How to Turn Around Troubled Teens: Research reveals that get-tough tactics may worsen rates of juvenile delinquency

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Scientific American on 10/16/2014 by Scott O. Lilienfeld and Hal Arkowitz

7C4A5E0A-2AFC-477A-BBD716C2807507E1_articleMike S. (not his real name) was 13 years old when one of us (Lilienfeld) met him on an inpatient psychiatric ward, where Lilienfeld was a clinical psychology intern. Mike was articulate and charming, and he radiated warmth. Yet this initial impression belied a disturbing truth. For several years Mike had been in serious trouble at school for lying, cheating and assaulting classmates. He was verbally abusive toward his biological mother, who lived alone with him. Mike tortured and even killed cats and bragged about experiencing no guilt over these actions. He was finally brought to the hospital in the mid-1980s, after he was caught trying to con railroad workers into giving him dynamite, which he intended to use to blow up his school. According to psychiatry’s standard guidebook, theDiagnostic and Statistical Manual of Mental Disorders (now in its fifth edition), Mike’s diagnosis was conduct disorder, a condition marked by a pattern of antisocial and perhaps criminal behavior emerging in childhood or adolescence.Psychologists have long struggled with how to treat adolescents with conduct disorder, or juvenile delinquency, as the condition is sometimes called when it comes to the attention of the courts. Given that the annual number of juvenile court cases is about 1.2 million, these efforts are of great societal importance. One set of approaches involves “getting tough” with delinquents by exposing them to strict discipline and attempting to shock them out of future crime. These efforts are popular, in part because they quench the public’s understandable thirst for law and order. Yet scientific studies indicate that these interventions are ineffective and can even backfire. Better ways to turn around troubled teens involve teaching them how to engage in positive behaviors rather than punishing them for negative ones.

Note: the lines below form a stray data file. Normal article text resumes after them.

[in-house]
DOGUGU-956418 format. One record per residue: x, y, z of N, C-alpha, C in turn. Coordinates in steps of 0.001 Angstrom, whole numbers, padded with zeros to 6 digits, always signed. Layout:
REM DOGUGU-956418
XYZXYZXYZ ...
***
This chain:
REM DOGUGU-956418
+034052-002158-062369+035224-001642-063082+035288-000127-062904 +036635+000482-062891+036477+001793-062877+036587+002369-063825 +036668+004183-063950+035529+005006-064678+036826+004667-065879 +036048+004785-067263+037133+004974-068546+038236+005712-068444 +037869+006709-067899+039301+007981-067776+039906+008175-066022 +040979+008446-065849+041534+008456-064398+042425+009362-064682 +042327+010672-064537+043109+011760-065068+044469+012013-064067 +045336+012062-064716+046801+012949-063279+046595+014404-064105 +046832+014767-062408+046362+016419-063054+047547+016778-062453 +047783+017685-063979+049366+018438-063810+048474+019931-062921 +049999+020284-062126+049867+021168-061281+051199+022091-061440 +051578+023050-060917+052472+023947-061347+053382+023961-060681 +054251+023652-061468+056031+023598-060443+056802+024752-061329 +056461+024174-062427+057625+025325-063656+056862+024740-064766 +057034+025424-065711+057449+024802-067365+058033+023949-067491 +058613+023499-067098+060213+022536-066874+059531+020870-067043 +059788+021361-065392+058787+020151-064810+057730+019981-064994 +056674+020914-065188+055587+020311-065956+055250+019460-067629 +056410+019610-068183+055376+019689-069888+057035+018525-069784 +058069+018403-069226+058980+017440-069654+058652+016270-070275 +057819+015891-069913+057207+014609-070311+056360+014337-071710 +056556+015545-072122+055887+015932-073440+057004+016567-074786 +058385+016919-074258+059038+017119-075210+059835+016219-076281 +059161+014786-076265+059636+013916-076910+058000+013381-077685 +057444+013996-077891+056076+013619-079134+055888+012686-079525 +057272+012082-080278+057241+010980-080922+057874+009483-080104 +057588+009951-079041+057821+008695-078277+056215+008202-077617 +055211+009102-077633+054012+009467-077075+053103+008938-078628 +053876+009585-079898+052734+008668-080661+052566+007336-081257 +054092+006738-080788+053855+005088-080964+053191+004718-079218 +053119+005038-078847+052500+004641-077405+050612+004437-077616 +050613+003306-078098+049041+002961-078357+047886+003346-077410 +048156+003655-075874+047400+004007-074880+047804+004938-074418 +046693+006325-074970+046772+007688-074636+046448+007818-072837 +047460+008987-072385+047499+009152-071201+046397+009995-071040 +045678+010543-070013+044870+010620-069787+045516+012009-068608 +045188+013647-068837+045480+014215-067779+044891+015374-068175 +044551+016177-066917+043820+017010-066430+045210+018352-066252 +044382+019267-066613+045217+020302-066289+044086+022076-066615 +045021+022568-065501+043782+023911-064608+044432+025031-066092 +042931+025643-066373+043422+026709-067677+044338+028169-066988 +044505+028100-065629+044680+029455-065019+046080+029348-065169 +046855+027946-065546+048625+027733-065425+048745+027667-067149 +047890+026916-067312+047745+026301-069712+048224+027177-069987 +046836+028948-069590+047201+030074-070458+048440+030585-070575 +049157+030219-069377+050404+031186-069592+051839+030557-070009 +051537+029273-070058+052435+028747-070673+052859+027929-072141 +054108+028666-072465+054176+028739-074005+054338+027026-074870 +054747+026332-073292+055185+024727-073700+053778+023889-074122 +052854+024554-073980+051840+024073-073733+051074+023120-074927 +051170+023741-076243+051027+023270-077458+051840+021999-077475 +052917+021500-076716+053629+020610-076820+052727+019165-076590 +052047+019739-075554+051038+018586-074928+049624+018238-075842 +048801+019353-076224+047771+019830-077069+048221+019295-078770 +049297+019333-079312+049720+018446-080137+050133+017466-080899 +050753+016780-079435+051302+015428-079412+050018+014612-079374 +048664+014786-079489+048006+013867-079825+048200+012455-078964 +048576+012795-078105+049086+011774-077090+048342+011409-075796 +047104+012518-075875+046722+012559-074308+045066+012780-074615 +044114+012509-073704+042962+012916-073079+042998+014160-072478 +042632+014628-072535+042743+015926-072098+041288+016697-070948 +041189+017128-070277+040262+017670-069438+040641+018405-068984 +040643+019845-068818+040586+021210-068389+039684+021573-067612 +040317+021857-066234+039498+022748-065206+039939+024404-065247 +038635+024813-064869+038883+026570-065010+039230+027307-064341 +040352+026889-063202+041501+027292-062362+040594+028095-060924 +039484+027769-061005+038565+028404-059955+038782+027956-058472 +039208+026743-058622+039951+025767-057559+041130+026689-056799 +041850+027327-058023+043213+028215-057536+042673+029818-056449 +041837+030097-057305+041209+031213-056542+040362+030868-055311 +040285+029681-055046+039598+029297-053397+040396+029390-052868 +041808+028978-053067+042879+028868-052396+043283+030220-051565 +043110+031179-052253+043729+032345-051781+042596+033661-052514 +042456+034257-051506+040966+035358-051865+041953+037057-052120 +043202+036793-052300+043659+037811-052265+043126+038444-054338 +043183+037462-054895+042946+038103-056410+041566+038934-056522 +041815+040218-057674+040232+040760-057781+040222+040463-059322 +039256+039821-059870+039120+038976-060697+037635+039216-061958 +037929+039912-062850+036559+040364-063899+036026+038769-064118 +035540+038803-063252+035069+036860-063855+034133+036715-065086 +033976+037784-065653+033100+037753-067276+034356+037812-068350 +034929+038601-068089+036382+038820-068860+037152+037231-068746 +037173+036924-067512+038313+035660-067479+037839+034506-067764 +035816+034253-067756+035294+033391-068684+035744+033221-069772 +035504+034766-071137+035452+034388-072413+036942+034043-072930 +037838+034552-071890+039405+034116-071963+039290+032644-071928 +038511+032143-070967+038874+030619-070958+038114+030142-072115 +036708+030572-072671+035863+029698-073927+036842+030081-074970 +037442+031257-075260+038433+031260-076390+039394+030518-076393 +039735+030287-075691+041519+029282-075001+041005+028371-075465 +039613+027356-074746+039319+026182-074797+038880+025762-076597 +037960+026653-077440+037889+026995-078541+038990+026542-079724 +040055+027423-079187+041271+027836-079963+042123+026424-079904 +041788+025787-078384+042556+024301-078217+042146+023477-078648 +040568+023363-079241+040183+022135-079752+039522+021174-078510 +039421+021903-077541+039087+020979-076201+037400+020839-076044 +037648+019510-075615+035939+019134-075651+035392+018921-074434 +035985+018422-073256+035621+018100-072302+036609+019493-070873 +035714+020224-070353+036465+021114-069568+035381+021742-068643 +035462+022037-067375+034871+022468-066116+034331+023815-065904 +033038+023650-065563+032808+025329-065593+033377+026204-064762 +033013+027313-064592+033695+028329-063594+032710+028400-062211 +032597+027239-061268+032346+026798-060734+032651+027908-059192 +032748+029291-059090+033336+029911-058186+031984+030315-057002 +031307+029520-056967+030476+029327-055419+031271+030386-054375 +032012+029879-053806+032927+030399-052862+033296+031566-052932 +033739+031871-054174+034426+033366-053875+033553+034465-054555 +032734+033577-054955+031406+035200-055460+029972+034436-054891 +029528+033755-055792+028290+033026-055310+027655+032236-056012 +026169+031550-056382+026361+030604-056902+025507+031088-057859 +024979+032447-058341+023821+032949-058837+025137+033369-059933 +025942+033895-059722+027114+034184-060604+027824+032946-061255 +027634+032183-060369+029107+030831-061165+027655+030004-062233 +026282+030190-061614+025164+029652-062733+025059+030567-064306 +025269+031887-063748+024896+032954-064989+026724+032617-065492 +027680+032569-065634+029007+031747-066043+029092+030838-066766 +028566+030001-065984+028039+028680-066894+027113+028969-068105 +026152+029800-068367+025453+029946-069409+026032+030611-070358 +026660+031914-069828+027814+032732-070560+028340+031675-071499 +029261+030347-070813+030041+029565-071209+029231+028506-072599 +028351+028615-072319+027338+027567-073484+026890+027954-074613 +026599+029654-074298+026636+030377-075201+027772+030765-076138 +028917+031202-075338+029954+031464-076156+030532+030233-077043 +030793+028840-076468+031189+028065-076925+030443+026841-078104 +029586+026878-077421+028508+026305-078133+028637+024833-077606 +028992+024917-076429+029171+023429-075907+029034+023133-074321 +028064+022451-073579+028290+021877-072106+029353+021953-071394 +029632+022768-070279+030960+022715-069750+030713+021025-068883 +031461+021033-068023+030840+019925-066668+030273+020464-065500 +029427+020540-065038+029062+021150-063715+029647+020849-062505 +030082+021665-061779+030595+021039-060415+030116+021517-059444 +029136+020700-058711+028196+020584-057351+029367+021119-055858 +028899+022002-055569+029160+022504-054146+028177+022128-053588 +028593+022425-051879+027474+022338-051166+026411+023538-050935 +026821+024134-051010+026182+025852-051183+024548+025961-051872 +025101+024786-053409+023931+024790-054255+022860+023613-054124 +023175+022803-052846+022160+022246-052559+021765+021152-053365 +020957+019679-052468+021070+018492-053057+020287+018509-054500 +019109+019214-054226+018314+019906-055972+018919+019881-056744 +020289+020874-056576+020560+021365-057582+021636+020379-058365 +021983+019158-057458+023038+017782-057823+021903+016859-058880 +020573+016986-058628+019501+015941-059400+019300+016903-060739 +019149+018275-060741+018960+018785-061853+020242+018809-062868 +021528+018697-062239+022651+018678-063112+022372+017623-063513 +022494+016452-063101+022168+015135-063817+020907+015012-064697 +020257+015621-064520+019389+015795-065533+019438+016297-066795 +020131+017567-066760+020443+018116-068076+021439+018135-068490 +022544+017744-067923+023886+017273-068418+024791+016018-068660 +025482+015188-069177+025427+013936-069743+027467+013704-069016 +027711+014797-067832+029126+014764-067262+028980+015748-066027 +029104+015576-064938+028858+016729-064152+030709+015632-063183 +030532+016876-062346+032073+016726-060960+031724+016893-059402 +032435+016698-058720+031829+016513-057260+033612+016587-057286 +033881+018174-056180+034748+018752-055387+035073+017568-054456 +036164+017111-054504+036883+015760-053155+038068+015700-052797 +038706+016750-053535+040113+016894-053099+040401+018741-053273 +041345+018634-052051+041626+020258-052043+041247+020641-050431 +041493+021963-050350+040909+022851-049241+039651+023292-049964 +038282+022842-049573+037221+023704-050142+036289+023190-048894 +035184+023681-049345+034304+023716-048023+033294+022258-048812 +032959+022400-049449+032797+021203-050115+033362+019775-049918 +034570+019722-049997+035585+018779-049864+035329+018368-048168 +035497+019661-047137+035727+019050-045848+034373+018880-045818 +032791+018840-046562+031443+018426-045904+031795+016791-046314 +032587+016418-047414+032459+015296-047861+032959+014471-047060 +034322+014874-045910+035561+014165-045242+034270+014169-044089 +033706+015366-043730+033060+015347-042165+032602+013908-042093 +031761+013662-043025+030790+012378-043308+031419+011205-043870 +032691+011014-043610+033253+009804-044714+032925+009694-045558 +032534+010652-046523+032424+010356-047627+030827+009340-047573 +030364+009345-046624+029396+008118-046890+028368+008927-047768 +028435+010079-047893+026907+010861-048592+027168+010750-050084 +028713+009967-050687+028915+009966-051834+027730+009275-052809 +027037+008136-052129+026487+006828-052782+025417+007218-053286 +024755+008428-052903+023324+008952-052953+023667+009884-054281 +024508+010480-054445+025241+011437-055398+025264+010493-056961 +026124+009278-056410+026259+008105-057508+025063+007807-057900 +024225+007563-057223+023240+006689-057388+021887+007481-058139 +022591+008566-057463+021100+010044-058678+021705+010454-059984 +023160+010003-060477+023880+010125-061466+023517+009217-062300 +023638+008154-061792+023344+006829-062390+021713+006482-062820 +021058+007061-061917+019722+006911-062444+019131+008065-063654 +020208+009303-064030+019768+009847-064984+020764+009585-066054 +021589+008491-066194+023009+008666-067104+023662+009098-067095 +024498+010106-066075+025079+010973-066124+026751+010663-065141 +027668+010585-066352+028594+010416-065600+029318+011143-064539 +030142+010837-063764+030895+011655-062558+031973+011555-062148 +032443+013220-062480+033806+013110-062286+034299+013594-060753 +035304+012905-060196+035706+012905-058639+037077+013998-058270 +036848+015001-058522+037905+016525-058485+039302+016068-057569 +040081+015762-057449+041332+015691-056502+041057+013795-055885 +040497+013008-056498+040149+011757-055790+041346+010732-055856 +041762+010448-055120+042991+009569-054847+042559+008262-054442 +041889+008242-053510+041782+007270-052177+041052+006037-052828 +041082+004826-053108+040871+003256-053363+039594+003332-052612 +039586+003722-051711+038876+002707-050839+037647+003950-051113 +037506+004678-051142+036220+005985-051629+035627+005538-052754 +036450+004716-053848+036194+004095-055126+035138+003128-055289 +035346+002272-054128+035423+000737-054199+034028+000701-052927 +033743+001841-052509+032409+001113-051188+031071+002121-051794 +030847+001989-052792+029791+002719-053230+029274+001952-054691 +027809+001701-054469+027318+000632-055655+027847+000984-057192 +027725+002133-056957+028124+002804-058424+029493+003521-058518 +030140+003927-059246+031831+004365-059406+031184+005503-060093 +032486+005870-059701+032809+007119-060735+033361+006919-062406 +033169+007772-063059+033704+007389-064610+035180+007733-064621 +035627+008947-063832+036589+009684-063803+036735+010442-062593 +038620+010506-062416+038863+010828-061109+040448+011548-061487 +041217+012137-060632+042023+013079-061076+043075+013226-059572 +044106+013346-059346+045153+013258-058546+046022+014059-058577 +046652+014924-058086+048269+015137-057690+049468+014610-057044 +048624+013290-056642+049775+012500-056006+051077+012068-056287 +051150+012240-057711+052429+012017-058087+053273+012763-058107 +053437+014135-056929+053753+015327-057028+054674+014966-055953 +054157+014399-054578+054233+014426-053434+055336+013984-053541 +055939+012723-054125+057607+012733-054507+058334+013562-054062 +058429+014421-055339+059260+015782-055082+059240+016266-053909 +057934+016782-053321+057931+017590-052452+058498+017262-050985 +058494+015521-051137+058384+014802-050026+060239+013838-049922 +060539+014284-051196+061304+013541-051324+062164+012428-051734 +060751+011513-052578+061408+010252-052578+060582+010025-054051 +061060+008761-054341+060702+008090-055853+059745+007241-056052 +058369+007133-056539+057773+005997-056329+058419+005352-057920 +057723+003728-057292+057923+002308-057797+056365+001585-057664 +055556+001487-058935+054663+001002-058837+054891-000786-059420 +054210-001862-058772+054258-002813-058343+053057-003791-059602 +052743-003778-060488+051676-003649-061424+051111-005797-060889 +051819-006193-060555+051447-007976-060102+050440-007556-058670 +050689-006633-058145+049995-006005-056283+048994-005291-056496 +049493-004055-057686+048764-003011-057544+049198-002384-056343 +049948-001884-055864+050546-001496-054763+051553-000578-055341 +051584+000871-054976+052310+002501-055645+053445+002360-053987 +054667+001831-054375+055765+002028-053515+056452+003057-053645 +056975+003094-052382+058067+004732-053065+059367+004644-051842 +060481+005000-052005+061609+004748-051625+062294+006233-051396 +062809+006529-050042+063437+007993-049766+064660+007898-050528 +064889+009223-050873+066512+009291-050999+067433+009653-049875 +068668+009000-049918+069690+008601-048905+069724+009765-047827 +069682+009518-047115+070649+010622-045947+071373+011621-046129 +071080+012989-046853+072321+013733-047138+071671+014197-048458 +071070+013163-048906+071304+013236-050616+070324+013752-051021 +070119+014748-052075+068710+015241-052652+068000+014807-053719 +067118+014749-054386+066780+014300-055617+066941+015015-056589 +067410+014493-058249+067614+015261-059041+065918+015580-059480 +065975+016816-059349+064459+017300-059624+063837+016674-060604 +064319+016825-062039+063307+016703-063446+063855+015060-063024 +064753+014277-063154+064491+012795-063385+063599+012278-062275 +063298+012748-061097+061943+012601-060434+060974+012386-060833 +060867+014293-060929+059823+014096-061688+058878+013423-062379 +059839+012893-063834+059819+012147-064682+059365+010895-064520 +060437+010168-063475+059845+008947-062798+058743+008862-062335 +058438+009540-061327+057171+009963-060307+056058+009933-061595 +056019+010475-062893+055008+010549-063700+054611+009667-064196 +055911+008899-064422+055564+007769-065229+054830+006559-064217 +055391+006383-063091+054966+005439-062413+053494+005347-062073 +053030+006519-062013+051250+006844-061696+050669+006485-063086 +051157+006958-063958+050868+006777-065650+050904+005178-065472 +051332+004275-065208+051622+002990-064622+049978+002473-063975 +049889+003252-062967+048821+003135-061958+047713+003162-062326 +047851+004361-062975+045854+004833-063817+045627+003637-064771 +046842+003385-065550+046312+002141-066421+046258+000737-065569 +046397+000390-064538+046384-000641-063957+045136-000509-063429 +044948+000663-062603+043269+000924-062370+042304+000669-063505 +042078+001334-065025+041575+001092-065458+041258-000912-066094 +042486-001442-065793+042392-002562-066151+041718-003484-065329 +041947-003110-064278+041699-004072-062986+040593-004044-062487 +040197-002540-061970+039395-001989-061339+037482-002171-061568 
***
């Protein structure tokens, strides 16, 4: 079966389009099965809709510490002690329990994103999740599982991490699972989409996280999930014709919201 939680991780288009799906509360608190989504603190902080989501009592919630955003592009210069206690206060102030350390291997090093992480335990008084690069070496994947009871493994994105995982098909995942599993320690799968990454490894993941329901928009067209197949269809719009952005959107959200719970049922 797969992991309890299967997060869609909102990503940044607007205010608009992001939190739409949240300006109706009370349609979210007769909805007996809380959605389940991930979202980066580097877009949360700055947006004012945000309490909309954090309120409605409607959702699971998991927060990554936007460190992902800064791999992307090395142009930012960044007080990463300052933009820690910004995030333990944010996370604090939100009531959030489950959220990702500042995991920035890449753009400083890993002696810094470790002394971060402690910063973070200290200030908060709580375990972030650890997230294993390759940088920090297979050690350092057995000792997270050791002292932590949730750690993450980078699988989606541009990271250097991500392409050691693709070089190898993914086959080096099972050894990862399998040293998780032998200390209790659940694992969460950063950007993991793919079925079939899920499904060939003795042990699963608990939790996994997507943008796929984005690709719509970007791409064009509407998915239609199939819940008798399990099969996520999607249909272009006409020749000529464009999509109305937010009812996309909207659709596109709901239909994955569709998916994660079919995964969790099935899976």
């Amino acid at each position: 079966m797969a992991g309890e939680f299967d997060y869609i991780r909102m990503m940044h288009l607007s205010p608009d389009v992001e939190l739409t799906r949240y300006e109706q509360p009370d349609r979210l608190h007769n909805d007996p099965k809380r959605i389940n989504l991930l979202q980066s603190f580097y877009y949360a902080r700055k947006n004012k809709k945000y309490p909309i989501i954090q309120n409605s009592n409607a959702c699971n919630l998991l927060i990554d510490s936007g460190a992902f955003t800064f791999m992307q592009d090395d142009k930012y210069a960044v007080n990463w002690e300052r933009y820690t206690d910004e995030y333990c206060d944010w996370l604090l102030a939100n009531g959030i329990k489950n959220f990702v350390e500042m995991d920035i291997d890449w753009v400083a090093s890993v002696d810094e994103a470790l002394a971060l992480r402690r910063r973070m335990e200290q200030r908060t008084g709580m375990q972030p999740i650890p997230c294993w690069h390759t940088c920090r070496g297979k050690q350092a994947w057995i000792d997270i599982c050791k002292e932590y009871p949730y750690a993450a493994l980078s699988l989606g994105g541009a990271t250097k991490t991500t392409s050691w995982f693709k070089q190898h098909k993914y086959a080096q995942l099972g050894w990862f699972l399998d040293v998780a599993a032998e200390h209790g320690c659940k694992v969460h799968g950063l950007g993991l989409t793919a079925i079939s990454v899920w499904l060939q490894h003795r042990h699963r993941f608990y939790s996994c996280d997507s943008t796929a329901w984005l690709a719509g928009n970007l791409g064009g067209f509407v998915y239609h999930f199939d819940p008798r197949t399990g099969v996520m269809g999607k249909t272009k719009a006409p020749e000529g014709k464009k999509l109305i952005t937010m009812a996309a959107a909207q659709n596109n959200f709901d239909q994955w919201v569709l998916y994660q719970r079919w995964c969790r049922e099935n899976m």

You’re in the Army Now
One get-tough technique is boot camp, or “shock incarceration,” a solution for troubled teens introduced in the 1980s……..